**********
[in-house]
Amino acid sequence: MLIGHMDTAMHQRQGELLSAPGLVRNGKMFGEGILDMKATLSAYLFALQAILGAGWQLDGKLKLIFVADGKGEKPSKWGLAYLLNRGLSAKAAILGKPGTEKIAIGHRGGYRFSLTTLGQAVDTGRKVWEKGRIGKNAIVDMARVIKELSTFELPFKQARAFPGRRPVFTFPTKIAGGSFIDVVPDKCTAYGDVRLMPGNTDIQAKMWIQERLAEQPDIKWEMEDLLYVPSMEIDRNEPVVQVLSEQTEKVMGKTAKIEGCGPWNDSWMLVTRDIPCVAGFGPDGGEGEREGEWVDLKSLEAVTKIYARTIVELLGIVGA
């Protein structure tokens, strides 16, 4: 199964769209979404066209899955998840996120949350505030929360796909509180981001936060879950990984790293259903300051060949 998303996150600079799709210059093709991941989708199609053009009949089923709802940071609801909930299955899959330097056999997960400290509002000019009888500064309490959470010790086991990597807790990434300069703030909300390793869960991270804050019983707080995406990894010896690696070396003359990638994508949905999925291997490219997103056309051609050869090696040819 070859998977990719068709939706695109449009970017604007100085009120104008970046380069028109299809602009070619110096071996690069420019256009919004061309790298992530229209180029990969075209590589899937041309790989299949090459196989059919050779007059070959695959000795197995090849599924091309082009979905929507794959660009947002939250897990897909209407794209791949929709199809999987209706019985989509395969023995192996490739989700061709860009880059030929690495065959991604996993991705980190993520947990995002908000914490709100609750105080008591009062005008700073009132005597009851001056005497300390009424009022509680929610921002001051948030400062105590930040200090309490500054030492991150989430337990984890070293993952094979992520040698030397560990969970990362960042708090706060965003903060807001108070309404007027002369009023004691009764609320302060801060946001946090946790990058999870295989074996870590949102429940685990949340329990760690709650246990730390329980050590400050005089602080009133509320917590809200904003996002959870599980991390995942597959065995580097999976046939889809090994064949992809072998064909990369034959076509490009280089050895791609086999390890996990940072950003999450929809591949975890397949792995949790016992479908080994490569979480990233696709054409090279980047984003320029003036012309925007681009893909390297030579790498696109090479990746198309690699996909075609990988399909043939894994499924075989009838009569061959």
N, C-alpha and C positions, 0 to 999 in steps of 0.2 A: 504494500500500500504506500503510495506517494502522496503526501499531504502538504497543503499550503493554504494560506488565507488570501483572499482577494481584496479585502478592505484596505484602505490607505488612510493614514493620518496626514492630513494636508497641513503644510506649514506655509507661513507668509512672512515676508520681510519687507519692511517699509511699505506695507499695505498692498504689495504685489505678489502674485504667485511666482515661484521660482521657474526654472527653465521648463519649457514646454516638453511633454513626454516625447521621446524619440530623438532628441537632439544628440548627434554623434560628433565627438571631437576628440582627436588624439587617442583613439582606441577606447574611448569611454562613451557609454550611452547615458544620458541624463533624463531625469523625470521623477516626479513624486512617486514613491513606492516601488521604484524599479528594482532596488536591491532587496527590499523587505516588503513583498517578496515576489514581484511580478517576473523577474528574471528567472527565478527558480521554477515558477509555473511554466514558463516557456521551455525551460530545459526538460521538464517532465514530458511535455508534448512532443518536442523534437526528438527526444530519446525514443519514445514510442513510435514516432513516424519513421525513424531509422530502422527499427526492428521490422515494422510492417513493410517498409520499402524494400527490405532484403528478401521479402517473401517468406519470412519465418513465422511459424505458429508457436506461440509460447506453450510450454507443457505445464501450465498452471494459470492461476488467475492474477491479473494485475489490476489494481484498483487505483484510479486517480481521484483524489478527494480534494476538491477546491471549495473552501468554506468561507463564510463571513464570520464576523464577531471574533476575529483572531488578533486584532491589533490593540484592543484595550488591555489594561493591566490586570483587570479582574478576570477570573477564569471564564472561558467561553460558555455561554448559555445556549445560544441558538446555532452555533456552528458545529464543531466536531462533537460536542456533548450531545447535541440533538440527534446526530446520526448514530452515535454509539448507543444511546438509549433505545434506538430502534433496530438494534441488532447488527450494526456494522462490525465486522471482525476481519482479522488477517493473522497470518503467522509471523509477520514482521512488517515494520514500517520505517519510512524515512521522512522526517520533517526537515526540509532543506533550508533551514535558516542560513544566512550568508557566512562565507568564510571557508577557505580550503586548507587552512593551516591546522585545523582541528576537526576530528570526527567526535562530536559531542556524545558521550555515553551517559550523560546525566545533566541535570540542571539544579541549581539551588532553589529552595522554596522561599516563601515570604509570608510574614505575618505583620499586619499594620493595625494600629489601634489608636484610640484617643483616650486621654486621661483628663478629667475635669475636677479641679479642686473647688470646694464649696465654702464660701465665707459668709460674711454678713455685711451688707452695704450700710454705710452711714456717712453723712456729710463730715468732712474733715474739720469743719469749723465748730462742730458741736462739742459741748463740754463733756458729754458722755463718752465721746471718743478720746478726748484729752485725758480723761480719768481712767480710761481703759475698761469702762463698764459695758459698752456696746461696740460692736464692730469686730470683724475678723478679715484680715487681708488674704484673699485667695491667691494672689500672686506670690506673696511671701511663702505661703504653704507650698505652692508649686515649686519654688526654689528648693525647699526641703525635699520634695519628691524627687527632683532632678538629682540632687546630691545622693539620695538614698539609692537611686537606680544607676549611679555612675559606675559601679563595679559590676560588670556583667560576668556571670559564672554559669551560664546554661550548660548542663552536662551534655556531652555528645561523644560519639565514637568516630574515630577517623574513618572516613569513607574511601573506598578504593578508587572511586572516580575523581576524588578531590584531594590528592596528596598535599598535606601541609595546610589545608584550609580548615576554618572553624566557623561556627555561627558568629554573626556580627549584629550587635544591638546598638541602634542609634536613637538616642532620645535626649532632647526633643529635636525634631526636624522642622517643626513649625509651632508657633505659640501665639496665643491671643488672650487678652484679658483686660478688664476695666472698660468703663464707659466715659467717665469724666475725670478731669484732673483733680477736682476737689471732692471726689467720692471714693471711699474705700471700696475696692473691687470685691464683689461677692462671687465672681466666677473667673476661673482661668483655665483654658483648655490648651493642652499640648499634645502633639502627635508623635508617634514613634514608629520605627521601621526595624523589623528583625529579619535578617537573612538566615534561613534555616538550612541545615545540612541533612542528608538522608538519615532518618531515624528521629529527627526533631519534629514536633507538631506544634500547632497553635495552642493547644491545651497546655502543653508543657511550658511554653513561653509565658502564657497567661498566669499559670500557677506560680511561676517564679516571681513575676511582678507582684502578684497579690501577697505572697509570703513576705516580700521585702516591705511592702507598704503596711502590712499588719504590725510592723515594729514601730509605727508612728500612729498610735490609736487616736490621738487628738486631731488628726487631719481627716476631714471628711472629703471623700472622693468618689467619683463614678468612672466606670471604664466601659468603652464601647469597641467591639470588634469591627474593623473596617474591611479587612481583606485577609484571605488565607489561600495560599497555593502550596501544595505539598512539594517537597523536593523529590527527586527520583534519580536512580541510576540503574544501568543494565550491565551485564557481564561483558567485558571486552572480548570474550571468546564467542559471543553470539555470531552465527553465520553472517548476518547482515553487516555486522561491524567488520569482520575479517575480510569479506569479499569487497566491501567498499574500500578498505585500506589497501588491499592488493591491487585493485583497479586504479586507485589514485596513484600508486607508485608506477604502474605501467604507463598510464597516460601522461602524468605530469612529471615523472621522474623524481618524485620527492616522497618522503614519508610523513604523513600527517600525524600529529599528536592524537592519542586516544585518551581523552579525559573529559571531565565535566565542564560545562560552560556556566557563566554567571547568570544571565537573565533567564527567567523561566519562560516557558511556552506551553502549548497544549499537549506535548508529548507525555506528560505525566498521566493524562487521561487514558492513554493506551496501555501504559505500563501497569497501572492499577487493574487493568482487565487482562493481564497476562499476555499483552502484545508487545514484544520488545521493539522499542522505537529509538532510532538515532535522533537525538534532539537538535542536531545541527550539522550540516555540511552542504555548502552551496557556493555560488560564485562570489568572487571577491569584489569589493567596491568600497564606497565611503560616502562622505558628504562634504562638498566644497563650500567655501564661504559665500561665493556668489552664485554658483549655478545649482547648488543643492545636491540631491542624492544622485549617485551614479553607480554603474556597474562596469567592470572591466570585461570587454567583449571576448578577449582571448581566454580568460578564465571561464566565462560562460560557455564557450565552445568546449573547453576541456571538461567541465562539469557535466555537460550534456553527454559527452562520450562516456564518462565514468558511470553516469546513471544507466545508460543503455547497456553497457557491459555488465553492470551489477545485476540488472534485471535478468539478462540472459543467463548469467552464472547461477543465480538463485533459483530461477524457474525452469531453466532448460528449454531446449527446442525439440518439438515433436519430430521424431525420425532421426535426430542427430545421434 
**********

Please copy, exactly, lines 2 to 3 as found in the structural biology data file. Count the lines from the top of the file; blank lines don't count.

Amino acid sequence: MLIGHMDTAMHQRQGELLSAPGLVRNGKMFGEGILDMKATLSAYLFALQAILGAGWQLDGKLKLIFVADGKGEKPSKWGLAYLLNRGLSAKAAILGKPGTEKIAIGHRGGYRFSLTTLGQAVDTGRKVWEKGRIGKNAIVDMARVIKELSTFELPFKQARAFPGRRPVFTFPTKIAGGSFIDVVPDKCTAYGDVRLMPGNTDIQAKMWIQERLAEQPDIKWEMEDLLYVPSMEIDRNEPVVQVLSEQTEKVMGKTAKIEGCGPWNDSWMLVTRDIPCVAGFGPDGGEGEREGEWVDLKSLEAVTKIYARTIVELLGIVGA
């Protein structure tokens, strides 16, 4: 199964769209979404066209899955998840996120949350505030929360796909509180981001936060879950990984790293259903300051060949 998303996150600079799709210059093709991941989708199609053009009949089923709802940071609801909930299955899959330097056999997960400290509002000019009888500064309490959470010790086991990597807790990434300069703030909300390793869960991270804050019983707080995406990894010896690696070396003359990638994508949905999925291997490219997103056309051609050869090696040819 070859998977990719068709939706695109449009970017604007100085009120104008970046380069028109299809602009070619110096071996690069420019256009919004061309790298992530229209180029990969075209590589899937041309790989299949090459196989059919050779007059070959695959000795197995090849599924091309082009979905929507794959660009947002939250897990897909209407794209791949929709199809999987209706019985989509395969023995192996490739989700061709860009880059030929690495065959991604996993991705980190993520947990995002908000914490709100609750105080008591009062005008700073009132005597009851001056005497300390009424009022509680929610921002001051948030400062105590930040200090309490500054030492991150989430337990984890070293993952094979992520040698030397560990969970990362960042708090706060965003903060807001108070309404007027002369009023004691009764609320302060801060946001946090946790990058999870295989074996870590949102429940685990949340329990760690709650246990730390329980050590400050005089602080009133509320917590809200904003996002959870599980991390995942597959065995580097999976046939889809090994064949992809072998064909990369034959076509490009280089050895791609086999390890996990940072950003999450929809591949975890397949792995949790016992479908080994490569979480990233696709054409090279980047984003320029003036012309925007681009893909390297030579790498696109090479990746198309690699996909075609990988399909043939894994499924075989009838009569061959």